Site icon German Culture

Schloss Johannisburg in Aschaffenburg

Schloss Johannisburg is a schloss in the town of Aschaffenburg, in Franconia in the state of Bavaria, Germany. It was erected between 1605 and 1614 by the architect Georg Ridinger (de) for Johann Schweikhard von Kronberg, Prince Bishop of Mainz. Until 1803, it was the second residence of the Prince Bishop of Mainz. It is constructed of red sandstone, the typical building material of the Spessart, the hills near Aschaffenburg.

Schloss Johannisburg is located in the city of Aschaffenburg, in the district of Lower Franconia of the state of Bavaria, Germany. It is situated in the center of the city, overlooking the river Main.

The palace was erected between 1605 and 1614 by the architect Georg Ridinger (de) for Johann Schweikhard von Kronberg, Archbishop of Mainz. The considerable expense came from the taxes of his fief: Eichsfeld, Erfurt and the Mainzer Oberstift (the part of the Electorate administered from Aschaffenburg) made the largest financial contributions. A keep from the destroyed 14th-century castle that had formerly stood on the site was included in the construction and is the oldest part of the castle. The prior castle had been burned down along with most of the town on 10 August 1552 by the troops of Albert Alcibiades, Margrave of Brandenburg-Kulmbach.

Until the end of the ecclesial princedoms in Germany in 1803, Schloss Johannisburgwas the second residence of the Prince Bishop of Mainz. At the end of the 18th century, the interior had been restructured in the style of Classicism (or Neoclassicism) by Emanuel Herigoyen.

Karl Theodor von Dahlberg, Archbishop of Mainz in 1803, retained the territory of Aschaffenburg — turned into the newly created Principality of Aschaffenburg — and was awarded other territories in compensation for territories west of the Rhine, including Mainz, which were annexed by France. From 1810-1813, Aschaffenburg was part of the Grand Duchy of Frankfurt. Aschaffenburg and Schloss Johannisburg then passed to the Kingdom of Bavaria.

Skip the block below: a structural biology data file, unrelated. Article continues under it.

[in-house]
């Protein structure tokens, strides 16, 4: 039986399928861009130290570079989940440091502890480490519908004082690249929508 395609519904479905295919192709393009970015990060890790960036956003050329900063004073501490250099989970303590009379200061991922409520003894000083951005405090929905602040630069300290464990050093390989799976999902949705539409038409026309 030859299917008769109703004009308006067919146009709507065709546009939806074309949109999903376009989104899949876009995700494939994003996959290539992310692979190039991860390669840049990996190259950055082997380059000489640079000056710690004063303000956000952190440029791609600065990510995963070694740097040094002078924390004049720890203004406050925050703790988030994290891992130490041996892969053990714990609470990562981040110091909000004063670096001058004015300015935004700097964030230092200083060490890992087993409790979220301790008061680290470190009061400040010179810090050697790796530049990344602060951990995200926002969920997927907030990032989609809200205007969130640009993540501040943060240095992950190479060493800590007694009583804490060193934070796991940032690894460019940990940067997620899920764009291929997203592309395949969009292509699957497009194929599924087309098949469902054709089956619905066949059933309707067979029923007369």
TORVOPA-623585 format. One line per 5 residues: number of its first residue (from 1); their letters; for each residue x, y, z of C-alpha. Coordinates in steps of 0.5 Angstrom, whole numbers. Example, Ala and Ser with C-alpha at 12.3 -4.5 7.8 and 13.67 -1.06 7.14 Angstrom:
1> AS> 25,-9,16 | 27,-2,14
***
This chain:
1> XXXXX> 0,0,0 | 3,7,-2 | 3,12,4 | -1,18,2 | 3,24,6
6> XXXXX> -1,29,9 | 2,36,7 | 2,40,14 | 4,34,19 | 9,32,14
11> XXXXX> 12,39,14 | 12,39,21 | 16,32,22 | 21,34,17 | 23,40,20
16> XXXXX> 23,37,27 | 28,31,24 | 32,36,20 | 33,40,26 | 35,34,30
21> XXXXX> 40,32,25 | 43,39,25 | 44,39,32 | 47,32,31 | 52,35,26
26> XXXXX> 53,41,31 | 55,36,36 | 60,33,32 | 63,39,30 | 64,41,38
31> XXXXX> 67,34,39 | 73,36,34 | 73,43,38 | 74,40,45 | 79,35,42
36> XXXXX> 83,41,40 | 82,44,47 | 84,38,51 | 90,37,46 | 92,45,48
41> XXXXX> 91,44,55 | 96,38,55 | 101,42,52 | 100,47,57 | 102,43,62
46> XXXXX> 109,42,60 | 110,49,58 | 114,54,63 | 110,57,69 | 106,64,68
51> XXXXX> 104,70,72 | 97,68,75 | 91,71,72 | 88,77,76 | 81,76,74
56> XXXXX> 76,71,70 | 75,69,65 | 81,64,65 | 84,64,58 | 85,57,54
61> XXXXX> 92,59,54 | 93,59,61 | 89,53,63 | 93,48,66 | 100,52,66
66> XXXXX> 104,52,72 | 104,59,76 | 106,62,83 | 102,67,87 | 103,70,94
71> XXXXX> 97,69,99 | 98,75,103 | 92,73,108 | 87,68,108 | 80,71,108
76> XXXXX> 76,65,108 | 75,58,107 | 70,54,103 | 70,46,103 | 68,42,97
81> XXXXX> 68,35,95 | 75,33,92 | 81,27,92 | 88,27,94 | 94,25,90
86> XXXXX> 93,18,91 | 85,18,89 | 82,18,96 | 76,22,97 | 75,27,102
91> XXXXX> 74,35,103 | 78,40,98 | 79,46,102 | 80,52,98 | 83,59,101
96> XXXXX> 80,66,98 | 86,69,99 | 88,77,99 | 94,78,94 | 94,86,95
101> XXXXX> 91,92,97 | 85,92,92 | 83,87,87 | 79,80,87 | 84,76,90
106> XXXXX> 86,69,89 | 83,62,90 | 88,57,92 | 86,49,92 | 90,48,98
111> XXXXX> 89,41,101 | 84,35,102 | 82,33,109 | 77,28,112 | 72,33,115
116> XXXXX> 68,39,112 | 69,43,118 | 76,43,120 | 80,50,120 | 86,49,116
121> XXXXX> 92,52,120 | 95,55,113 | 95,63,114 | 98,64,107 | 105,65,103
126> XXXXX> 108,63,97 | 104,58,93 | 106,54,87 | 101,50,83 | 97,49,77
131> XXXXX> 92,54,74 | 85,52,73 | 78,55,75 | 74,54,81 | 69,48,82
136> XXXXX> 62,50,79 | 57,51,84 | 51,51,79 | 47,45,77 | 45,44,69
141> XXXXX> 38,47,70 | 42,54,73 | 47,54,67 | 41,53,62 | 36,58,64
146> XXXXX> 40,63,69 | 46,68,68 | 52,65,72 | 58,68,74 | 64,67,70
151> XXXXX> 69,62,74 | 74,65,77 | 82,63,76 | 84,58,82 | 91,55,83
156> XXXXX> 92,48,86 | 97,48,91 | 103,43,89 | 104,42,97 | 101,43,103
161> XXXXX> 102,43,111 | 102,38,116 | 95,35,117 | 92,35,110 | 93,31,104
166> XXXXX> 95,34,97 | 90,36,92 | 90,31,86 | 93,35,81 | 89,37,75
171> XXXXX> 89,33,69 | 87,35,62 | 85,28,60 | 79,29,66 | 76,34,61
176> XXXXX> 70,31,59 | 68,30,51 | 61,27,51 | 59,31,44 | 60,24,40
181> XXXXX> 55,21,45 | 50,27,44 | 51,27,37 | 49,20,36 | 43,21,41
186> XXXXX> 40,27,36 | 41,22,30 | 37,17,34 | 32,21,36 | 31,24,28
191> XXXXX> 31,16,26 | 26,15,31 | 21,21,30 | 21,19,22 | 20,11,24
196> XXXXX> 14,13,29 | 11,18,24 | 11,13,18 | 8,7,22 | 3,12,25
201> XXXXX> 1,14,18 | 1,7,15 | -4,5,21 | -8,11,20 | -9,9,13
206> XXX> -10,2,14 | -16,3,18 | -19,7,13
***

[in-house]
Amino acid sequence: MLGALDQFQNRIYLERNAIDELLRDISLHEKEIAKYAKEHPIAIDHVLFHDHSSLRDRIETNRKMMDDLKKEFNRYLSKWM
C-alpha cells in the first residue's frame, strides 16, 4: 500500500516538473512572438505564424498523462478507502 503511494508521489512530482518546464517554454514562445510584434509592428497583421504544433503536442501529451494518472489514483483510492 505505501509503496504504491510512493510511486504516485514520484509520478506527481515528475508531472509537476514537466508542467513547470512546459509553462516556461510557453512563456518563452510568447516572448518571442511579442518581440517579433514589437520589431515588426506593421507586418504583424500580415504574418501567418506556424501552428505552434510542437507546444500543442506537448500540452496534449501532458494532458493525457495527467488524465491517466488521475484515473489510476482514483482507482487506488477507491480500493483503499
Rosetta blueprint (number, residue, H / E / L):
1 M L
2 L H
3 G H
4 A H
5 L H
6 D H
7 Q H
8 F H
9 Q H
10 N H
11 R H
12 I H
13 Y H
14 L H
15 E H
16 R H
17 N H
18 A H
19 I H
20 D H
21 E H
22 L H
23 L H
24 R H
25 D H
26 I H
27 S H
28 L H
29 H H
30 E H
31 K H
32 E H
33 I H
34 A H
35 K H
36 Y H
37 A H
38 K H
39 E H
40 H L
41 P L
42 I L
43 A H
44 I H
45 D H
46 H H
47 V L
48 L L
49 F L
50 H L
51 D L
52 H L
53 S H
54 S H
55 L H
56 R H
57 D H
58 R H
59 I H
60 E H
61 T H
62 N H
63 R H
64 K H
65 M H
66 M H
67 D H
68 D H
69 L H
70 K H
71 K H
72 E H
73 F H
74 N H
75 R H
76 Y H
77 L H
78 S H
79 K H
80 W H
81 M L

During the reign of Ludwig I, Schloss Johannisburg served as the summer residence of the King, who referred to Aschaffenburg as his “Bavarian Nice”. He commissioned the construction of a Roman villa known as Pompejanum within sight of the palace.

The palace was nearly destroyed in the closing days of World War II. Rebuilding started in 1951 and took more than twenty years.

As of 1716, Schloss Johannisberg belonged to the prince abbot of Fulda, who had a grand, three-winged palace built in line with the taste of the times. It is thanks to this owner that the benefits of a “Spätlese” (late harvest) were recognized. In 1775, the courier annually sent to Fulda to receive official permission for the start of the grape harvest was delayed by several weeks. By the time he returned to Johannisberg, the grapes were infested with noble rot. Nevertheless, the courageous cellarmaster had the rotten grapes harvested and vinified, thereby producing a new style of ?wine – “Spätlese” – which thereafter became standard at Johannisberg. Although documents from 1730 report that a few growers “gladly waited for a bit of noble rot in order to increase the sugar level of the grapes,” the year 1775 marked the beginning of a deliberately scheduled late harvest of botrytized grapes. A monument adjacent to the Vinothek (wine shop), where the estate’s current vintages can be sampled, commemorates the famous courier whose delay led to the worldwide triumphal course of “Spätlese”.

Exit mobile version